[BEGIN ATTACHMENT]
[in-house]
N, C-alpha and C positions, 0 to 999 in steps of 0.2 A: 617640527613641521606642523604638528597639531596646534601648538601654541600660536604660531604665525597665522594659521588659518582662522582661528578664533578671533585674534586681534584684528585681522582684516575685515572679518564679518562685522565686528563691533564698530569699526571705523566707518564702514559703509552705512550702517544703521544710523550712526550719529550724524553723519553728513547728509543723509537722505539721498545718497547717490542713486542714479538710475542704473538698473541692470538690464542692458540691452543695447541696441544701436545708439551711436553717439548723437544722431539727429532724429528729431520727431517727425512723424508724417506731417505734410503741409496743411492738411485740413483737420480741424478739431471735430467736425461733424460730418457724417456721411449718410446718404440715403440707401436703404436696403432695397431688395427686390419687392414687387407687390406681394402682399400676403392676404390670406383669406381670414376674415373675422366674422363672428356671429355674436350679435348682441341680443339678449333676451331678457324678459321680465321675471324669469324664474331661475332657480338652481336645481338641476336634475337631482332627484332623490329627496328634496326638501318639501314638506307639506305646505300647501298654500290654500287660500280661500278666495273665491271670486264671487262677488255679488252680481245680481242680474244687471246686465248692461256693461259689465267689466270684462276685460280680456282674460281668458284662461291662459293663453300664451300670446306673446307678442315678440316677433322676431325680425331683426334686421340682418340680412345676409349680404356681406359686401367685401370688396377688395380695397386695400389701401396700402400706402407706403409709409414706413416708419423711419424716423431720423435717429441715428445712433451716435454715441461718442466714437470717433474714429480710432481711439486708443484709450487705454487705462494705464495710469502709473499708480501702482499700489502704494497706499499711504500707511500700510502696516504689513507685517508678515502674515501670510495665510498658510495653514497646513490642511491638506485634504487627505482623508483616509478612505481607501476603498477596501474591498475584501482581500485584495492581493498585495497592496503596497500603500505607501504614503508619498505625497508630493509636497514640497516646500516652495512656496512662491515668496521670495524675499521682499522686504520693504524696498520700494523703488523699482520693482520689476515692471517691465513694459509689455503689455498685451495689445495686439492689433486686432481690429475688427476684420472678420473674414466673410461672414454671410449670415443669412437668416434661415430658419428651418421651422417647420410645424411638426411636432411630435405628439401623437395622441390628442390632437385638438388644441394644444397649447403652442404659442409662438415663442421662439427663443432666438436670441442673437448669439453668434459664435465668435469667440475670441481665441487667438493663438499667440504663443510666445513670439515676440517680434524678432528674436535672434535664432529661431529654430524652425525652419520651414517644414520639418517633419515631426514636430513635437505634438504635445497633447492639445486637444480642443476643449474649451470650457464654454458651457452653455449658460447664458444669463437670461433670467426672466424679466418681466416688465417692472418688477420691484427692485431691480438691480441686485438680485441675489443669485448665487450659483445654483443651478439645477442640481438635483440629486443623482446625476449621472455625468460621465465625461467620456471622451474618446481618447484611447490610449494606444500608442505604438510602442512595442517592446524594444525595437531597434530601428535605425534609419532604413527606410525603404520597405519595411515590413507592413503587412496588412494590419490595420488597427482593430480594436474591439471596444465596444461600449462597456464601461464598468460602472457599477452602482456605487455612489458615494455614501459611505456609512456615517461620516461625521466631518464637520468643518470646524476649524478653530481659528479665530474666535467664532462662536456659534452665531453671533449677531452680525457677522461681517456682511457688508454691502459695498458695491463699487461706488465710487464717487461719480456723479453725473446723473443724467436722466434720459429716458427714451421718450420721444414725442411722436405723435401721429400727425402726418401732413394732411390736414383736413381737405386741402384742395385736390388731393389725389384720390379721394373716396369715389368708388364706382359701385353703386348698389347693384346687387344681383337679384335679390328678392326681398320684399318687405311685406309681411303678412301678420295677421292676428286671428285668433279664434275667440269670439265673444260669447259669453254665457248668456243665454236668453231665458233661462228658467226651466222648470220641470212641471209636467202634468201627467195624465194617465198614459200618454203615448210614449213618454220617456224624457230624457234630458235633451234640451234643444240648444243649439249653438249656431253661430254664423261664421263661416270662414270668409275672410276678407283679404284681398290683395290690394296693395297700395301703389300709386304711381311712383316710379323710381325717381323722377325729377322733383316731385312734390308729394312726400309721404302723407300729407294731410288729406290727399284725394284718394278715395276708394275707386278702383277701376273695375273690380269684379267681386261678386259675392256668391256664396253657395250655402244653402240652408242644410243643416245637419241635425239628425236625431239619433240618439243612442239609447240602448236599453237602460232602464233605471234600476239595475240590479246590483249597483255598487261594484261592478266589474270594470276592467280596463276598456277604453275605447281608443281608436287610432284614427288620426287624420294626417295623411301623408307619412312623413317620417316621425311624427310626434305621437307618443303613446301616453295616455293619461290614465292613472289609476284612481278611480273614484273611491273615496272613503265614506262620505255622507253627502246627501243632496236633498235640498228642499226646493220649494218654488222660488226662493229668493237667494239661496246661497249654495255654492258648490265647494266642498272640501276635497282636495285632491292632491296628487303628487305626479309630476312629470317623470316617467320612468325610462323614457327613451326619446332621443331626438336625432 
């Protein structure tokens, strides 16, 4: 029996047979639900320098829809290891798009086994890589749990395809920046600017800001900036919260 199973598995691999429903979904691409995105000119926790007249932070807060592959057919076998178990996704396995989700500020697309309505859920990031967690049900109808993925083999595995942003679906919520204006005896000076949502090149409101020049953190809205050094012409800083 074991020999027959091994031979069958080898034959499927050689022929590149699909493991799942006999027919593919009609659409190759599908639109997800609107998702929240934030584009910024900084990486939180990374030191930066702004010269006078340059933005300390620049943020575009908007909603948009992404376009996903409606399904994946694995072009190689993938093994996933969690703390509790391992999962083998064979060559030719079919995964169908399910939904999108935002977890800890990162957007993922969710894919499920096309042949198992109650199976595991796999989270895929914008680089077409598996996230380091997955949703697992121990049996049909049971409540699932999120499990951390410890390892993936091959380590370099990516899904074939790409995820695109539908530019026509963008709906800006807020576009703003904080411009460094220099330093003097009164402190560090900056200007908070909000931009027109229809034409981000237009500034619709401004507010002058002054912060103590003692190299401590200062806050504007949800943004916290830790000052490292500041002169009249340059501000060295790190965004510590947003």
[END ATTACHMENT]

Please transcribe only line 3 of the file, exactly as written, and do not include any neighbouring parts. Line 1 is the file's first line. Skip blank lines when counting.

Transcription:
């Protein structure tokens, strides 16, 4: 029996047979639900320098829809290891798009086994890589749990395809920046600017800001900036919260 199973598995691999429903979904691409995105000119926790007249932070807060592959057919076998178990996704396995989700500020697309309505859920990031967690049900109808993925083999595995942003679906919520204006005896000076949502090149409101020049953190809205050094012409800083 074991020999027959091994031979069958080898034959499927050689022929590149699909493991799942006999027919593919009609659409190759599908639109997800609107998702929240934030584009910024900084990486939180990374030191930066702004010269006078340059933005300390620049943020575009908007909603948009992404376009996903409606399904994946694995072009190689993938093994996933969690703390509790391992999962083998064979060559030719079919995964169908399910939904999108935002977890800890990162957007993922969710894919499920096309042949198992109650199976595991796999989270895929914008680089077409598996996230380091997955949703697992121990049996049909049971409540699932999120499990951390410890390892993936091959380590370099990516899904074939790409995820695109539908530019026509963008709906800006807020576009703003904080411009460094220099330093003097009164402190560090900056200007908070909000931009027109229809034409981000237009500034619709401004507010002058002054912060103590003692190299401590200062806050504007949800943004916290830790000052490292500041002169009249340059501000060295790190965004510590947003």